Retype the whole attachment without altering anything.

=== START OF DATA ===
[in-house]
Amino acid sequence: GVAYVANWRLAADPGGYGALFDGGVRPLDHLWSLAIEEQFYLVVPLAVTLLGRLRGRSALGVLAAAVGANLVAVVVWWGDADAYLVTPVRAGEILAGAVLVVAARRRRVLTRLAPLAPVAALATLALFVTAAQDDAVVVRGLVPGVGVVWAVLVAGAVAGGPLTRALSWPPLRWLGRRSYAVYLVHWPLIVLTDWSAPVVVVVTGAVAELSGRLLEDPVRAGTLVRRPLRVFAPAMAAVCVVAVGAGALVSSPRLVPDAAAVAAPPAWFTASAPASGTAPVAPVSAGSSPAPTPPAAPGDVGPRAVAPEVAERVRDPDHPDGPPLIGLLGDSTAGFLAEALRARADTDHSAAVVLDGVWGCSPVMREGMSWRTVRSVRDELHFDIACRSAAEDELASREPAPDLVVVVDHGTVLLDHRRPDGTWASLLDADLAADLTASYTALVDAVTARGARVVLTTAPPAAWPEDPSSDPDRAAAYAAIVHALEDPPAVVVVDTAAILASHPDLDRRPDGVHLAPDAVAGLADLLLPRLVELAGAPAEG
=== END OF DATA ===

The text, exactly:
[in-house]
Amino acid sequence: GVAYVANWRLAADPGGYGALFDGGVRPLDHLWSLAIEEQFYLVVPLAVTLLGRLRGRSALGVLAAAVGANLVAVVVWWGDADAYLVTPVRAGEILAGAVLVVAARRRRVLTRLAPLAPVAALATLALFVTAAQDDAVVVRGLVPGVGVVWAVLVAGAVAGGPLTRALSWPPLRWLGRRSYAVYLVHWPLIVLTDWSAPVVVVVTGAVAELSGRLLEDPVRAGTLVRRPLRVFAPAMAAVCVVAVGAGALVSSPRLVPDAAAVAAPPAWFTASAPASGTAPVAPVSAGSSPAPTPPAAPGDVGPRAVAPEVAERVRDPDHPDGPPLIGLLGDSTAGFLAEALRARADTDHSAAVVLDGVWGCSPVMREGMSWRTVRSVRDELHFDIACRSAAEDELASREPAPDLVVVVDHGTVLLDHRRPDGTWASLLDADLAADLTASYTALVDAVTARGARVVLTTAPPAAWPEDPSSDPDRAAAYAAIVHALEDPPAVVVVDTAAILASHPDLDRRPDGVHLAPDAVAGLADLLLPRLVELAGAPAEG